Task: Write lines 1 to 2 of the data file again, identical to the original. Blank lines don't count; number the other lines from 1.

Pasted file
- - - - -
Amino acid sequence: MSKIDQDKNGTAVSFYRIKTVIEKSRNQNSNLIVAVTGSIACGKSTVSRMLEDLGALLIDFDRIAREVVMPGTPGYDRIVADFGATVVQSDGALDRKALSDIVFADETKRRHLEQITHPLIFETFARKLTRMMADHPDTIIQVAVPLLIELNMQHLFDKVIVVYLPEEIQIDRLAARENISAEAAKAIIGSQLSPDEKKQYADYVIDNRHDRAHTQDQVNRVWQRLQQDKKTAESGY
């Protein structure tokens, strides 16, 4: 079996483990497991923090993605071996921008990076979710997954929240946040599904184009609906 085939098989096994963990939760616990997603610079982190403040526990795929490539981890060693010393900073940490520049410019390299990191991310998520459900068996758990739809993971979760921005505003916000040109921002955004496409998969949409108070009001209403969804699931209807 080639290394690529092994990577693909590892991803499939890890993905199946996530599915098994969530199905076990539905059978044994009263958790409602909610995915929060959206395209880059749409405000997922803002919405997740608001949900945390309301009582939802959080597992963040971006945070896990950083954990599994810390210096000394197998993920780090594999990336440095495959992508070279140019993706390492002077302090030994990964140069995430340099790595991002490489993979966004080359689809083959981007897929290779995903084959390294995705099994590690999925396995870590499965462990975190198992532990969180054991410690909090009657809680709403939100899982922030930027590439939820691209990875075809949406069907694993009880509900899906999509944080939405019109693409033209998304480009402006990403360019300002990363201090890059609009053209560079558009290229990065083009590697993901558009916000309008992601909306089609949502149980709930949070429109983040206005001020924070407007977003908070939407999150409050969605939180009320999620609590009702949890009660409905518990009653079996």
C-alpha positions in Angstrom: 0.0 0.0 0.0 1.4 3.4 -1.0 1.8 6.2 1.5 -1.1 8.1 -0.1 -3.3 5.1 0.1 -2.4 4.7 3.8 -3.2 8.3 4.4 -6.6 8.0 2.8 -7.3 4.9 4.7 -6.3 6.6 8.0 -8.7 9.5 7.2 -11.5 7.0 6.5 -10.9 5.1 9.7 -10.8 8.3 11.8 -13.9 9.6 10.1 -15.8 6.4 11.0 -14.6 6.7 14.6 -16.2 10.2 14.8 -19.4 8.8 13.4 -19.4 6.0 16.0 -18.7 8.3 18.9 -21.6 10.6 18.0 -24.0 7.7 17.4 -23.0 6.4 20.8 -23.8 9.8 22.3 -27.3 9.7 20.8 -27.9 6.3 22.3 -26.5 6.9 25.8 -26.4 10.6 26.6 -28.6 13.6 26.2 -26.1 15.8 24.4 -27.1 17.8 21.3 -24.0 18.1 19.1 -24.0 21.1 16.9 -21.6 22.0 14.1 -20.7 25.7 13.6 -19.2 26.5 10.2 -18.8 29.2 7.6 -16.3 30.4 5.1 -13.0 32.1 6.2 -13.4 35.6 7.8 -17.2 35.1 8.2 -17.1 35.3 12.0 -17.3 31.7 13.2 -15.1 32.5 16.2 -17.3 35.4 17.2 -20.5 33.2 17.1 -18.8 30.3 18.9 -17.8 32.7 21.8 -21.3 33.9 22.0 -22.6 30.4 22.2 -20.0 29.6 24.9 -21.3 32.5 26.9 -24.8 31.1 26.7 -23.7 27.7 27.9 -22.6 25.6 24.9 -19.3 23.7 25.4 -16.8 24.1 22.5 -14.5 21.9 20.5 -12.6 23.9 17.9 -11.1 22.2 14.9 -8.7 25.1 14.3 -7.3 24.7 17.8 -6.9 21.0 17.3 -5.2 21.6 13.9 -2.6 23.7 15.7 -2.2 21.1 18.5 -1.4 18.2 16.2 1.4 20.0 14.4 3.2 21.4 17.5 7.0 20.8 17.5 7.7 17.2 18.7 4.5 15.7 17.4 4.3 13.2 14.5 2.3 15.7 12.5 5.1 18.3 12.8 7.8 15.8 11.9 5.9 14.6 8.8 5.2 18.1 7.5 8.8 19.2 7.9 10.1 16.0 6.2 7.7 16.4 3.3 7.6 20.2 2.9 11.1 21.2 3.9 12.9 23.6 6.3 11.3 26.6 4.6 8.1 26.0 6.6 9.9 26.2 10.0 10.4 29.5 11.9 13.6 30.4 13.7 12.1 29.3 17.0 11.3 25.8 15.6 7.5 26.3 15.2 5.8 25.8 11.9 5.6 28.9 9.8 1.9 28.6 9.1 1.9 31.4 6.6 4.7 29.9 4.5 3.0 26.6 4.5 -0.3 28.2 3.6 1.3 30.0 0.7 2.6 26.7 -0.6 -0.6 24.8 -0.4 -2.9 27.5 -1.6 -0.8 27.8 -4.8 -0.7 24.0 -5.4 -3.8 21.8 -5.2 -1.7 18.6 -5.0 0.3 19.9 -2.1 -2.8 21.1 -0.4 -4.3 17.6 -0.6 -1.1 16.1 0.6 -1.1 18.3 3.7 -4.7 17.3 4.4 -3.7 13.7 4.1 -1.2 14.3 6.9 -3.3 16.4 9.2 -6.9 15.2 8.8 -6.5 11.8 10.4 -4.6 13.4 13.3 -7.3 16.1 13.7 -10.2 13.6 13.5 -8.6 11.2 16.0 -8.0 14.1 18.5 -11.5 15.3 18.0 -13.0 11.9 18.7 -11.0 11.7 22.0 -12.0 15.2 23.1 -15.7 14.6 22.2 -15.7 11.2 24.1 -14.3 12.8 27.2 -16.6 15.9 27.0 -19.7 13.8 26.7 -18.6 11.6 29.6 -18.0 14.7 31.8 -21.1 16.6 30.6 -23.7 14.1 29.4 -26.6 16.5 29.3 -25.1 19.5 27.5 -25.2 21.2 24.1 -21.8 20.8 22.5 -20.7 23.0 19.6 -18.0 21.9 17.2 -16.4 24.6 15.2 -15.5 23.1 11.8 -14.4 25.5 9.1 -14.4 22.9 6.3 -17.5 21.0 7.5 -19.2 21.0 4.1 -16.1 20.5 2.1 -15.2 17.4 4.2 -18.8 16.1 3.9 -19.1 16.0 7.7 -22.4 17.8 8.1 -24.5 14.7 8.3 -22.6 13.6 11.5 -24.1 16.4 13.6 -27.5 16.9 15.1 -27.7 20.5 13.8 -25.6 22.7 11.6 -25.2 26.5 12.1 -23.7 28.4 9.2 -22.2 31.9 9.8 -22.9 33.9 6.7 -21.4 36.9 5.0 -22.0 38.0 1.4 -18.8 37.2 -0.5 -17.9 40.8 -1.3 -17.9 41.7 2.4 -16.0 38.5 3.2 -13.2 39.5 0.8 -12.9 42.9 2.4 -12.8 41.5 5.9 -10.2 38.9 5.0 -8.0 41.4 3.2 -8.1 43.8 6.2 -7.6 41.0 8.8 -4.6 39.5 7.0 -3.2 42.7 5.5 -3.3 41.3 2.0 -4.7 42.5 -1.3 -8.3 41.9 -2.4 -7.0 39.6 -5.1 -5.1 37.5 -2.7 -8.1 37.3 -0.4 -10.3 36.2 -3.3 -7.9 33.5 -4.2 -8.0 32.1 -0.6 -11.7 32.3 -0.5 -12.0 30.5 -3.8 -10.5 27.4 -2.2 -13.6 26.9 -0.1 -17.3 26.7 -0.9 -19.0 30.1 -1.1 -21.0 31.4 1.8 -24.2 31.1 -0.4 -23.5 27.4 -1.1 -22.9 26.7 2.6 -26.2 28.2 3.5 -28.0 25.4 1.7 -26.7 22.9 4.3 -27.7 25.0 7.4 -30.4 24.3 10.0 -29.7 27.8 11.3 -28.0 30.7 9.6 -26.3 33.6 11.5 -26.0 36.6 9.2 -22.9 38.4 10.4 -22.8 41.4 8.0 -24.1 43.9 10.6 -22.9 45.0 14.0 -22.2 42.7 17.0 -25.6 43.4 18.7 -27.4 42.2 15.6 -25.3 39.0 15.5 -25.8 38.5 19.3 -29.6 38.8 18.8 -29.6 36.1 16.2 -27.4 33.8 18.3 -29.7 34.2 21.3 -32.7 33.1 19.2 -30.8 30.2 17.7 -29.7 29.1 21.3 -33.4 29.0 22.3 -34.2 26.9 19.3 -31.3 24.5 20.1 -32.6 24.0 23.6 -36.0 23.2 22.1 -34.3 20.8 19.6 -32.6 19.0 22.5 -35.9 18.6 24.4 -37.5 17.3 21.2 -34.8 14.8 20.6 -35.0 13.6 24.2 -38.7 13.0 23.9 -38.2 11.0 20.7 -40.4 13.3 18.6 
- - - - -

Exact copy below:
Amino acid sequence: MSKIDQDKNGTAVSFYRIKTVIEKSRNQNSNLIVAVTGSIACGKSTVSRMLEDLGALLIDFDRIAREVVMPGTPGYDRIVADFGATVVQSDGALDRKALSDIVFADETKRRHLEQITHPLIFETFARKLTRMMADHPDTIIQVAVPLLIELNMQHLFDKVIVVYLPEEIQIDRLAARENISAEAAKAIIGSQLSPDEKKQYADYVIDNRHDRAHTQDQVNRVWQRLQQDKKTAESGY
């Protein structure tokens, strides 16, 4: 079996483990497991923090993605071996921008990076979710997954929240946040599904184009609906 085939098989096994963990939760616990997603610079982190403040526990795929490539981890060693010393900073940490520049410019390299990191991310998520459900068996758990739809993971979760921005505003916000040109921002955004496409998969949409108070009001209403969804699931209807 080639290394690529092994990577693909590892991803499939890890993905199946996530599915098994969530199905076990539905059978044994009263958790409602909610995915929060959206395209880059749409405000997922803002919405997740608001949900945390309301009582939802959080597992963040971006945070896990950083954990599994810390210096000394197998993920780090594999990336440095495959992508070279140019993706390492002077302090030994990964140069995430340099790595991002490489993979966004080359689809083959981007897929290779995903084959390294995705099994590690999925396995870590499965462990975190198992532990969180054991410690909090009657809680709403939100899982922030930027590439939820691209990875075809949406069907694993009880509900899906999509944080939405019109693409033209998304480009402006990403360019300002990363201090890059609009053209560079558009290229990065083009590697993901558009916000309008992601909306089609949502149980709930949070429109983040206005001020924070407007977003908070939407999150409050969605939180009320999620609590009702949890009660409905518990009653079996």